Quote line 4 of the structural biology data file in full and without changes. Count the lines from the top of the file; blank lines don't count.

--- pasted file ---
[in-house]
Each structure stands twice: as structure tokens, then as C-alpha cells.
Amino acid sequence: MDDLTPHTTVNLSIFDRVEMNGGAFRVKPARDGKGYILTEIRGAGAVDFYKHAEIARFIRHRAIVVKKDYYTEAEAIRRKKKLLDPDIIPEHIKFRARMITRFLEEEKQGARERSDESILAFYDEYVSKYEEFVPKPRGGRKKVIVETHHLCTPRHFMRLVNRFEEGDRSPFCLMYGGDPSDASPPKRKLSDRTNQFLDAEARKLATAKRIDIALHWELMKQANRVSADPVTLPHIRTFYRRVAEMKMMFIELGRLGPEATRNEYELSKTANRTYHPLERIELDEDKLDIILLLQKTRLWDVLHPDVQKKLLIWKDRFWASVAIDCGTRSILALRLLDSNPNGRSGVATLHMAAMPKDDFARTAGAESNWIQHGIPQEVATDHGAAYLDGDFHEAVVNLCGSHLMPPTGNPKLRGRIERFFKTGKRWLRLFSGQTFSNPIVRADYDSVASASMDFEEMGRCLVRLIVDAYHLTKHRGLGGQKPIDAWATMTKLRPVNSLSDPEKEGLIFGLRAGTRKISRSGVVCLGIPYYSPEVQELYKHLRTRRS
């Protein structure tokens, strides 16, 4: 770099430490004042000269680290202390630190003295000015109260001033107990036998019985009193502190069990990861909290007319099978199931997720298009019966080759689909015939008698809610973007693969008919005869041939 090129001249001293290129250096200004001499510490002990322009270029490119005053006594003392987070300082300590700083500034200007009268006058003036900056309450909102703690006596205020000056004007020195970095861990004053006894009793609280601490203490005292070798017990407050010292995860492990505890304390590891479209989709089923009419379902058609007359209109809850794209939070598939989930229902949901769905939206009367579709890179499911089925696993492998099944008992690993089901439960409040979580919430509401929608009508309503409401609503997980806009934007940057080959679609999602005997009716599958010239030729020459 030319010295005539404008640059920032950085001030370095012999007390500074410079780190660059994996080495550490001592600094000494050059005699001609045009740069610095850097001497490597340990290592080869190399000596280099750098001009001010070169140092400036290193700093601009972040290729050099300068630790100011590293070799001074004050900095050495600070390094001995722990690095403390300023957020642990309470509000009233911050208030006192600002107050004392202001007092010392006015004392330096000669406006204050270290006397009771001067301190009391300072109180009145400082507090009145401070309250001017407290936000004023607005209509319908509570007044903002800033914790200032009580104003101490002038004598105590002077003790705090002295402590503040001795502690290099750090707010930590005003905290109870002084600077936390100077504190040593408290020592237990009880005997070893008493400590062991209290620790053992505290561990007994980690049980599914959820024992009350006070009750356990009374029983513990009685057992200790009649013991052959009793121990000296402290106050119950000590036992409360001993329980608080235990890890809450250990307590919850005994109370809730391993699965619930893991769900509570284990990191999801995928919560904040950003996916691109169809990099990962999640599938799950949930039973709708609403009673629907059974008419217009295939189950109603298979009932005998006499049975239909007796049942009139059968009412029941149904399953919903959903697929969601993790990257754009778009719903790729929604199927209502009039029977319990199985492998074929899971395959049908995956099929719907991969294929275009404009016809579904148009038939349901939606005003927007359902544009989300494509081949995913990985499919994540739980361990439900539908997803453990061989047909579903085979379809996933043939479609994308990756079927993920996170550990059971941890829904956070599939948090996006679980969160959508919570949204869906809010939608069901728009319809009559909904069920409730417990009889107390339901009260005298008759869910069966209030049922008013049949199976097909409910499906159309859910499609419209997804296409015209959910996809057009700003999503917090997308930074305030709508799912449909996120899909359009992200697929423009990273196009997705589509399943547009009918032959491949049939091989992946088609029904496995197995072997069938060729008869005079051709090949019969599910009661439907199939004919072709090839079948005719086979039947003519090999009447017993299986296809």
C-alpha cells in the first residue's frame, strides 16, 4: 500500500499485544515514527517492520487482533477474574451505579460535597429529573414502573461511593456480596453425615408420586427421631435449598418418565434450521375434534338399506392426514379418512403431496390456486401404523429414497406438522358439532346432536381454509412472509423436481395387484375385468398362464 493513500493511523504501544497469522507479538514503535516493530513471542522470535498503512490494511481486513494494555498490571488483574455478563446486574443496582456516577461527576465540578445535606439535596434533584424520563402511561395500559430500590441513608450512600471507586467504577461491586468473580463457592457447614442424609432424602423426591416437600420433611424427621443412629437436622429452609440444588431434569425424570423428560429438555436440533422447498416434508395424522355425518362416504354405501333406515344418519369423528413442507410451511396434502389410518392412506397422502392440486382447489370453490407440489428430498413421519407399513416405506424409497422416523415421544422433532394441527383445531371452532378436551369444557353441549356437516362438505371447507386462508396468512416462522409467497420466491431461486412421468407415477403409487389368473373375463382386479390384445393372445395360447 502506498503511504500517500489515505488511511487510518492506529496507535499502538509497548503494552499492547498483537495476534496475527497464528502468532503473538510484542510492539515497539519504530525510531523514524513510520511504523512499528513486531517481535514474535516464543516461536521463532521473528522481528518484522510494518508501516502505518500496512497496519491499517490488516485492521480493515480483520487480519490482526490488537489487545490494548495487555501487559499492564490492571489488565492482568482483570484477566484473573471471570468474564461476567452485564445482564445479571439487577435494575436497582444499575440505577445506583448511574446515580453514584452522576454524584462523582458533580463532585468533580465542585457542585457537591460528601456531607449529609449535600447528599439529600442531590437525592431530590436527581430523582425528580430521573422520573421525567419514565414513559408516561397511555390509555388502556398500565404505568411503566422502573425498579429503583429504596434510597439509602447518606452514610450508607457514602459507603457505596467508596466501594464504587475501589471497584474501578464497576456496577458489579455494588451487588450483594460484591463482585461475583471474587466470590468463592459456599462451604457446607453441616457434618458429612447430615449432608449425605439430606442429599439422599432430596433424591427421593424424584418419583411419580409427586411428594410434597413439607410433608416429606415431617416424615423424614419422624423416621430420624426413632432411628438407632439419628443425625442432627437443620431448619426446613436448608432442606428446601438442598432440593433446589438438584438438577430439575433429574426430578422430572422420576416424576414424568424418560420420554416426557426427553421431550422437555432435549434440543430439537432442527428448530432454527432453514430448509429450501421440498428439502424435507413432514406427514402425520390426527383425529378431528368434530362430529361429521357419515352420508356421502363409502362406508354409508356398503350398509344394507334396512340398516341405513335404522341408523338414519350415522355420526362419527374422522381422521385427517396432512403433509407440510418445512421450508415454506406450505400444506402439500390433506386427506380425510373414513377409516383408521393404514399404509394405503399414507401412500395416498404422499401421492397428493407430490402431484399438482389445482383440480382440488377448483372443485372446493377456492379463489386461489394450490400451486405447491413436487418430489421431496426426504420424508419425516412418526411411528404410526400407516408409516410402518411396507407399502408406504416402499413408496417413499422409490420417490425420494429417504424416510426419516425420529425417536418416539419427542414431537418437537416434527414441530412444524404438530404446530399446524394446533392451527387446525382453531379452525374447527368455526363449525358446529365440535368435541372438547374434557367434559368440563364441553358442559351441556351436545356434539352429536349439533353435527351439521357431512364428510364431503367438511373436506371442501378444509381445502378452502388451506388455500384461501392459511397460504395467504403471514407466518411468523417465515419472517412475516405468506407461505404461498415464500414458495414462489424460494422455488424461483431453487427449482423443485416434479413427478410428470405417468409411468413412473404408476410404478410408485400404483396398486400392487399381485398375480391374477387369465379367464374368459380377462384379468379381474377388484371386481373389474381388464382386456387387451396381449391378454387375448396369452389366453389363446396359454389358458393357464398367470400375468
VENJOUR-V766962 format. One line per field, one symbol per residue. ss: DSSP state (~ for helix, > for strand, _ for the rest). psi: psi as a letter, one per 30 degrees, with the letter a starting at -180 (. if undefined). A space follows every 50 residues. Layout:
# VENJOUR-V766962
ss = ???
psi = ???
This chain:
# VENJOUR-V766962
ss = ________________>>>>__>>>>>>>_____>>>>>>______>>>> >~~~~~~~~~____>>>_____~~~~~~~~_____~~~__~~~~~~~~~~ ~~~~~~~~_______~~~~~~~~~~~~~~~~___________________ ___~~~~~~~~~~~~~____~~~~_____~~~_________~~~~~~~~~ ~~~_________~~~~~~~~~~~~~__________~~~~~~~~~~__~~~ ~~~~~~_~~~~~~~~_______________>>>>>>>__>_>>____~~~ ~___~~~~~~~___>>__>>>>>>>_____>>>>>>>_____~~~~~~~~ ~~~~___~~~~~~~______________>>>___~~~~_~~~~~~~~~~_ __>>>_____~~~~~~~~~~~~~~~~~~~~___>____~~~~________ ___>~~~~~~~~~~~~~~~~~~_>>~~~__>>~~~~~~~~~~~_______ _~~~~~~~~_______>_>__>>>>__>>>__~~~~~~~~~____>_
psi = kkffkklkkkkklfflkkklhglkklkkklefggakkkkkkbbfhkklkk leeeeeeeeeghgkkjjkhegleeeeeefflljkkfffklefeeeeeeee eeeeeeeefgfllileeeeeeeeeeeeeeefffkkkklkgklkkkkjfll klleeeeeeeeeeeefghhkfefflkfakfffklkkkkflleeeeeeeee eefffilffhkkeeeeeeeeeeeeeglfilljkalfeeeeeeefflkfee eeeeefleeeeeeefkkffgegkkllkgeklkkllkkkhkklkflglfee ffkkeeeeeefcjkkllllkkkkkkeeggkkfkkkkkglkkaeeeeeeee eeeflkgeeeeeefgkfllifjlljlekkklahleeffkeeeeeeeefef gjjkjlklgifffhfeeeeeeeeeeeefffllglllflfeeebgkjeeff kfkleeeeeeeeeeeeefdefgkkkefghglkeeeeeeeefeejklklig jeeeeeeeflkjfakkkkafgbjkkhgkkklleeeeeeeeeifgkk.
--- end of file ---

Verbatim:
């Protein structure tokens, strides 16, 4: 770099430490004042000269680290202390630190003295000015109260001033107990036998019985009193502190069990990861909290007319099978199931997720298009019966080759689909015939008698809610973007693969008919005869041939 090129001249001293290129250096200004001499510490002990322009270029490119005053006594003392987070300082300590700083500034200007009268006058003036900056309450909102703690006596205020000056004007020195970095861990004053006894009793609280601490203490005292070798017990407050010292995860492990505890304390590891479209989709089923009419379902058609007359209109809850794209939070598939989930229902949901769905939206009367579709890179499911089925696993492998099944008992690993089901439960409040979580919430509401929608009508309503409401609503997980806009934007940057080959679609999602005997009716599958010239030729020459 030319010295005539404008640059920032950085001030370095012999007390500074410079780190660059994996080495550490001592600094000494050059005699001609045009740069610095850097001497490597340990290592080869190399000596280099750098001009001010070169140092400036290193700093601009972040290729050099300068630790100011590293070799001074004050900095050495600070390094001995722990690095403390300023957020642990309470509000009233911050208030006192600002107050004392202001007092010392006015004392330096000669406006204050270290006397009771001067301190009391300072109180009145400082507090009145401070309250001017407290936000004023607005209509319908509570007044903002800033914790200032009580104003101490002038004598105590002077003790705090002295402590503040001795502690290099750090707010930590005003905290109870002084600077936390100077504190040593408290020592237990009880005997070893008493400590062991209290620790053992505290561990007994980690049980599914959820024992009350006070009750356990009374029983513990009685057992200790009649013991052959009793121990000296402290106050119950000590036992409360001993329980608080235990890890809450250990307590919850005994109370809730391993699965619930893991769900509570284990990191999801995928919560904040950003996916691109169809990099990962999640599938799950949930039973709708609403009673629907059974008419217009295939189950109603298979009932005998006499049975239909007796049942009139059968009412029941149904399953919903959903697929969601993790990257754009778009719903790729929604199927209502009039029977319990199985492998074929899971395959049908995956099929719907991969294929275009404009016809579904148009038939349901939606005003927007359902544009989300494509081949995913990985499919994540739980361990439900539908997803453990061989047909579903085979379809996933043939479609994308990756079927993920996170550990059971941890829904956070599939948090996006679980969160959508919570949204869906809010939608069901728009319809009559909904069920409730417990009889107390339901009260005298008759869910069966209030049922008013049949199976097909409910499906159309859910499609419209997804296409015209959910996809057009700003999503917090997308930074305030709508799912449909996120899909359009992200697929423009990273196009997705589509399943547009009918032959491949049939091989992946088609029904496995197995072997069938060729008869005079051709090949019969599910009661439907199939004919072709090839079948005719086979039947003519090999009447017993299986296809």